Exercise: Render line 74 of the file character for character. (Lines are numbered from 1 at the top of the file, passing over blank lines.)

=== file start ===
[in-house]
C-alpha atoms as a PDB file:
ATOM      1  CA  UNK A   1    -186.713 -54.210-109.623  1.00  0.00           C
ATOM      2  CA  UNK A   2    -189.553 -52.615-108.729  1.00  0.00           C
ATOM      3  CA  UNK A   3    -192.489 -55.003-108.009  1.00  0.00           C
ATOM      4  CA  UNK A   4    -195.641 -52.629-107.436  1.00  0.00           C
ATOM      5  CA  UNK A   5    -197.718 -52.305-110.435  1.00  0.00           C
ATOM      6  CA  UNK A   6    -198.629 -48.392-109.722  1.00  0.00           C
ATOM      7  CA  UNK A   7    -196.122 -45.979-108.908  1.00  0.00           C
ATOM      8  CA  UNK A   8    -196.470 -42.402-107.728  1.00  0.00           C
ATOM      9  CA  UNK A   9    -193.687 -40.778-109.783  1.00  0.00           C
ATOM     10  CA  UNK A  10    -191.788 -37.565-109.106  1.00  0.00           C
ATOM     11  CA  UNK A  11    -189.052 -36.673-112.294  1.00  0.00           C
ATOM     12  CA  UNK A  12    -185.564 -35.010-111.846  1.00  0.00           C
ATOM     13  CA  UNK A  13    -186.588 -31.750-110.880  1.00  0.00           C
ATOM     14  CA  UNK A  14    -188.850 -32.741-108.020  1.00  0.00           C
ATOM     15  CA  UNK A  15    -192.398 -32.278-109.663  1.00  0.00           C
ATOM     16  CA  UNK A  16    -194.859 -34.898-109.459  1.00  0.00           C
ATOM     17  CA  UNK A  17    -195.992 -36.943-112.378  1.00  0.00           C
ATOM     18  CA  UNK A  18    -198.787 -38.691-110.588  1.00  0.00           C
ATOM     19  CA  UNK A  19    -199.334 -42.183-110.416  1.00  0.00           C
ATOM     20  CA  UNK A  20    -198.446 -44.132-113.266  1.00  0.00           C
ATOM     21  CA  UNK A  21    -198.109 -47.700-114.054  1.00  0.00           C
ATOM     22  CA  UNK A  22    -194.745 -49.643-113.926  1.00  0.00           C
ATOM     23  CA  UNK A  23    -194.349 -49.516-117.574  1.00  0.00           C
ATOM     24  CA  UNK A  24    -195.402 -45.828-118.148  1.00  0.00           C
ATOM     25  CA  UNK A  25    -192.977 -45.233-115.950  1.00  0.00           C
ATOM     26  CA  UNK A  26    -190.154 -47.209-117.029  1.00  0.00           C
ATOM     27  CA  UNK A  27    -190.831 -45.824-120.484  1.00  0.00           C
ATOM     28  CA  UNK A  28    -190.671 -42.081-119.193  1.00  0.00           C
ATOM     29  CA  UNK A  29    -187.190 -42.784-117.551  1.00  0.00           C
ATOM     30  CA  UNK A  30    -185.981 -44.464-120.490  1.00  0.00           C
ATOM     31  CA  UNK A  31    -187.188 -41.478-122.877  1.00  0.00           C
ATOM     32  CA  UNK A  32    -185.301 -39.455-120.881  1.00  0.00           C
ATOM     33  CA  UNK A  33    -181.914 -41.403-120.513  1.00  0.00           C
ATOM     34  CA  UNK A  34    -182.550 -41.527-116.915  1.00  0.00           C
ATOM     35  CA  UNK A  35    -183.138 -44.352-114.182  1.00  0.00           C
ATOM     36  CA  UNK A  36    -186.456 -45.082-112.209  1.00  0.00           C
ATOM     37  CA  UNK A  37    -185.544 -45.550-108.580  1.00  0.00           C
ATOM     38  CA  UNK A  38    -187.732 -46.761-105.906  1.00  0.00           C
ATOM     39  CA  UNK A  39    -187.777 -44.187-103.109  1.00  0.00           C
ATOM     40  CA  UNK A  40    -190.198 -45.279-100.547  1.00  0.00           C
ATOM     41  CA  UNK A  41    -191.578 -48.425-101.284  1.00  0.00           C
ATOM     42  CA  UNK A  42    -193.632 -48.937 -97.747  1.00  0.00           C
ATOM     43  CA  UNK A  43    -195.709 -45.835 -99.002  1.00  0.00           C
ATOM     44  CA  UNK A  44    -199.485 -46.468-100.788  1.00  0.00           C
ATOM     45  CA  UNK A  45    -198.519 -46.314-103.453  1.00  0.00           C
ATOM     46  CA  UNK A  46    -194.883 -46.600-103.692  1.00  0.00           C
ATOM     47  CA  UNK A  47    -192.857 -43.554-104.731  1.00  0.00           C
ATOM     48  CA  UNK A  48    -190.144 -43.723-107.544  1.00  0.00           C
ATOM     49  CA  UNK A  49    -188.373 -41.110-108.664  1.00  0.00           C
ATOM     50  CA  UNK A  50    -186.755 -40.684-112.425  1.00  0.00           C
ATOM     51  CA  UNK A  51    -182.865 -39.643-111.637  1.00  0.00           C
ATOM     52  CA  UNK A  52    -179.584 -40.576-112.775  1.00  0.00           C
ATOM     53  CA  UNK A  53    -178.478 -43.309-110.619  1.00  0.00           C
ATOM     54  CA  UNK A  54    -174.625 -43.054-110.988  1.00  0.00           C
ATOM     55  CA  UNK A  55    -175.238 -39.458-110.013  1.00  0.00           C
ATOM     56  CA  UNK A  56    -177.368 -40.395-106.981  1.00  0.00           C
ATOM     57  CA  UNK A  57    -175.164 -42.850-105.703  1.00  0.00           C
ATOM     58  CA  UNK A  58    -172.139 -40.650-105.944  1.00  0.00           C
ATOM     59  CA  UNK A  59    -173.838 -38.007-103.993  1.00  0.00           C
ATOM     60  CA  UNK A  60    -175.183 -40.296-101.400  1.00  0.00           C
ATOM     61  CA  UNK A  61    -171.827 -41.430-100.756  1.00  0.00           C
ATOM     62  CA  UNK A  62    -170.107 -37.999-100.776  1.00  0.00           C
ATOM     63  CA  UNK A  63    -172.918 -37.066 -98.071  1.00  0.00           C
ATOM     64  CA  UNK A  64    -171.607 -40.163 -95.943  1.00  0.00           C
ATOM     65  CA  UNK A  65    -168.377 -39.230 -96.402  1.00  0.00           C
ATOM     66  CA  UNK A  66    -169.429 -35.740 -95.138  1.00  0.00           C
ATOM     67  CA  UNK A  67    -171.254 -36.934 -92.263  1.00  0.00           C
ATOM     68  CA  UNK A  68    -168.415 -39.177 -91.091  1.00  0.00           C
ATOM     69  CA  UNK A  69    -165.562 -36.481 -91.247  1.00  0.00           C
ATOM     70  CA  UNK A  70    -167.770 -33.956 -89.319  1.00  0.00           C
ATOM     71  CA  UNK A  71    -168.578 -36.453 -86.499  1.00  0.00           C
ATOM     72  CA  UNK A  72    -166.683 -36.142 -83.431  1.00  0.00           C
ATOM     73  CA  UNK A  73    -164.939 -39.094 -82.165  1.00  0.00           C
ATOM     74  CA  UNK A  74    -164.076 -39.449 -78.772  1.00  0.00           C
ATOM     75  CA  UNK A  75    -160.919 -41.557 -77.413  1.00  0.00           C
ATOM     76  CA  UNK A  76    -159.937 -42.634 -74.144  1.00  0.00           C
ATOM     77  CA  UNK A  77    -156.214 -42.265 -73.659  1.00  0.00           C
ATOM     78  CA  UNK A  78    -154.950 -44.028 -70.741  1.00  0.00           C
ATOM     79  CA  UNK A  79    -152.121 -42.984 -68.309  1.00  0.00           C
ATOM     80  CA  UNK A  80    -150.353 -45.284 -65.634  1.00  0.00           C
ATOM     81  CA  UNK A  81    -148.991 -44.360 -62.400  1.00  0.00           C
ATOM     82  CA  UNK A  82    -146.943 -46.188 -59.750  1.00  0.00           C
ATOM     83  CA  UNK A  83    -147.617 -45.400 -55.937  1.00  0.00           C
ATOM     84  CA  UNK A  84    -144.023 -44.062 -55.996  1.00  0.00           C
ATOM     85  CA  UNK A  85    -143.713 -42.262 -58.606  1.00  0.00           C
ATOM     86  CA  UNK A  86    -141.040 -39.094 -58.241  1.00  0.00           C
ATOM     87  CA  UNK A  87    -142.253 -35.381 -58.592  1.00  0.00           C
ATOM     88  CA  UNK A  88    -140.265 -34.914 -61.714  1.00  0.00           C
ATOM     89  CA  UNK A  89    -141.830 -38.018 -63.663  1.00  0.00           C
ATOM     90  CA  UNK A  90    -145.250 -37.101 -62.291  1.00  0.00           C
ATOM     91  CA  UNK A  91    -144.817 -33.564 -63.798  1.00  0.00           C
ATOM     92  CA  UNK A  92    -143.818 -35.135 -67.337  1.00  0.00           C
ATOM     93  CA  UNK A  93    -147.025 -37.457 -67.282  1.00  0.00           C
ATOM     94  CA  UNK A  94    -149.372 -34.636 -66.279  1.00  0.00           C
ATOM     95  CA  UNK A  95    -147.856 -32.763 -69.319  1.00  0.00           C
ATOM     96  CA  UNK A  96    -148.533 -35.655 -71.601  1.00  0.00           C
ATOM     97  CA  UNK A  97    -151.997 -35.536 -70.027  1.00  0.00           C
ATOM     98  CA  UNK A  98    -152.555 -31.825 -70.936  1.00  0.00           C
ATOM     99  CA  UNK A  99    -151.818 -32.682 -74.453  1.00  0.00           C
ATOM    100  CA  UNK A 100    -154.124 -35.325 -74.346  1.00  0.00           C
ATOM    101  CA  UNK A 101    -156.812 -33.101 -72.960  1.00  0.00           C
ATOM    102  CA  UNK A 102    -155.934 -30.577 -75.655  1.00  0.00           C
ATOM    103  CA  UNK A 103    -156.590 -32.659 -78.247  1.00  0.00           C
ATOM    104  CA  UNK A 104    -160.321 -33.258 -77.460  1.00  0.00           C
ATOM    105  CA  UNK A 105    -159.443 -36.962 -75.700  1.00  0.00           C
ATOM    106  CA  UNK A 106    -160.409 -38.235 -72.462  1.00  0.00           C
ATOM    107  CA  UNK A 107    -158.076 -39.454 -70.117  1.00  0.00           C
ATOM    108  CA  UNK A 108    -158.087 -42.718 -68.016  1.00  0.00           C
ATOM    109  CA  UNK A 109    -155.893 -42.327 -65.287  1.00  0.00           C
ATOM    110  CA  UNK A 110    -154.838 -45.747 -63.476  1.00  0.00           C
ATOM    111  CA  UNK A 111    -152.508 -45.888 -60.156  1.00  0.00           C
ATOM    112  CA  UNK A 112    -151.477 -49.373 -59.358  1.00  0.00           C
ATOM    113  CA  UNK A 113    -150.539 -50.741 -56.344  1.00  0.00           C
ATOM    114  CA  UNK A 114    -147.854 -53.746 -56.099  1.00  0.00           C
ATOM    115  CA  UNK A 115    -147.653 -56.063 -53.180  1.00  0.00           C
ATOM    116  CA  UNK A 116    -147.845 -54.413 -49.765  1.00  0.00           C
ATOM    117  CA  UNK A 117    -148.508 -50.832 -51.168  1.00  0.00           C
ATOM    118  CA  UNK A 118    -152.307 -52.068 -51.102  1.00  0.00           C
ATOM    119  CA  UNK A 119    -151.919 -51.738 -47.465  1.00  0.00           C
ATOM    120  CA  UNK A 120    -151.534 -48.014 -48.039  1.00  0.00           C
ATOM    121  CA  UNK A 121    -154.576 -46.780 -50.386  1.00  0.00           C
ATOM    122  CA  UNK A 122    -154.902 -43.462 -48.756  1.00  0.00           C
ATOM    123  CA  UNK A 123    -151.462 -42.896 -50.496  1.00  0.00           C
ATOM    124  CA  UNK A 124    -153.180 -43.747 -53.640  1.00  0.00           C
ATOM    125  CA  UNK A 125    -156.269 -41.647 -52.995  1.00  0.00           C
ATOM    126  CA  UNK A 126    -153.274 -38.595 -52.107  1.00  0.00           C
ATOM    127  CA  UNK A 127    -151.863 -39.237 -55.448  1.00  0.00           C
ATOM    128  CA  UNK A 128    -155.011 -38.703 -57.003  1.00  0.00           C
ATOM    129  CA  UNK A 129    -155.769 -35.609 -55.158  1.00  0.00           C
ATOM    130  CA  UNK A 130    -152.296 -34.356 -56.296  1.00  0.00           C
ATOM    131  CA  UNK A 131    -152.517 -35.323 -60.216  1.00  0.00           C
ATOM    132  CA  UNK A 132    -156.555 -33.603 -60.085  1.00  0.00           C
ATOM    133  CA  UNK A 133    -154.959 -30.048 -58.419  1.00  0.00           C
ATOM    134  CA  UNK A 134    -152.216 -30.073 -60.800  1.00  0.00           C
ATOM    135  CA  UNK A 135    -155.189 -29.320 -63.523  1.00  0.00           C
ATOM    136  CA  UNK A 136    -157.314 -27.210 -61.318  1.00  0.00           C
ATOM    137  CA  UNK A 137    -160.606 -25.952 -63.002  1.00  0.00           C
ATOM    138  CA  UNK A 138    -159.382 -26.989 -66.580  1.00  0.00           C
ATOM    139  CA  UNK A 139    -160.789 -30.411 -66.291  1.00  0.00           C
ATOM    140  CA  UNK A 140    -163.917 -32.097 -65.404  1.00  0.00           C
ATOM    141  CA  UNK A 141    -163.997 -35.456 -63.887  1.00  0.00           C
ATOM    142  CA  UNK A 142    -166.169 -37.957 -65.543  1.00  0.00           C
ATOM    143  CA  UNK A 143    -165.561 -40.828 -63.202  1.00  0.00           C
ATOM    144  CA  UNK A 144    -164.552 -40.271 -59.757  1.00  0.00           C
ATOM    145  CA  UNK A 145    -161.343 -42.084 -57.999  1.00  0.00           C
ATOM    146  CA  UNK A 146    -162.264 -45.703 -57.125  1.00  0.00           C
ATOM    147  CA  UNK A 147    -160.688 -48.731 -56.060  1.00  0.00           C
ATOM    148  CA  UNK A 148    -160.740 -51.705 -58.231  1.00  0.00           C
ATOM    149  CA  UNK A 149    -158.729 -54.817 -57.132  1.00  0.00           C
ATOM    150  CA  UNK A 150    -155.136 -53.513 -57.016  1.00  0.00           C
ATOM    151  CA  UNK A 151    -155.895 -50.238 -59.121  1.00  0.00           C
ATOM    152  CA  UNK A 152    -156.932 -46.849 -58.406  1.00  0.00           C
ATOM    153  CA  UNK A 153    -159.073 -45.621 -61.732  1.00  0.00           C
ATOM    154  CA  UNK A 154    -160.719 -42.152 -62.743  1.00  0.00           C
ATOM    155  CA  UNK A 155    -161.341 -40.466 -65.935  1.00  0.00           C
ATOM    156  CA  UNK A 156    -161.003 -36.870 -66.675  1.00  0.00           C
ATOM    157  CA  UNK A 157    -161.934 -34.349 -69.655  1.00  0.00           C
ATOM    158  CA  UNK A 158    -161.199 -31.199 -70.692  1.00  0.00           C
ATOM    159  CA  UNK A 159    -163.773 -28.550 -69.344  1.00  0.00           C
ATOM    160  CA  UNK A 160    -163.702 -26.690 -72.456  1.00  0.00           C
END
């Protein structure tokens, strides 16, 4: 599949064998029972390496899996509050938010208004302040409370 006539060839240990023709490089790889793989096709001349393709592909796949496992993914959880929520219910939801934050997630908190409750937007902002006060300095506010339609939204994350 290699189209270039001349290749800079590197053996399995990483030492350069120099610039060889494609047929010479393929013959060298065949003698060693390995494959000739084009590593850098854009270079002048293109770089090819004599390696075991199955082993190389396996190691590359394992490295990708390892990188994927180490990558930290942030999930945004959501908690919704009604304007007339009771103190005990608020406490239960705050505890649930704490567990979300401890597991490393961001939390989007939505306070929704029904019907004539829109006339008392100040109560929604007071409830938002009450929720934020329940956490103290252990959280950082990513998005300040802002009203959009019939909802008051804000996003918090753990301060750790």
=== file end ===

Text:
ATOM     72  CA  UNK A  72    -166.683 -36.142 -83.431  1.00  0.00           C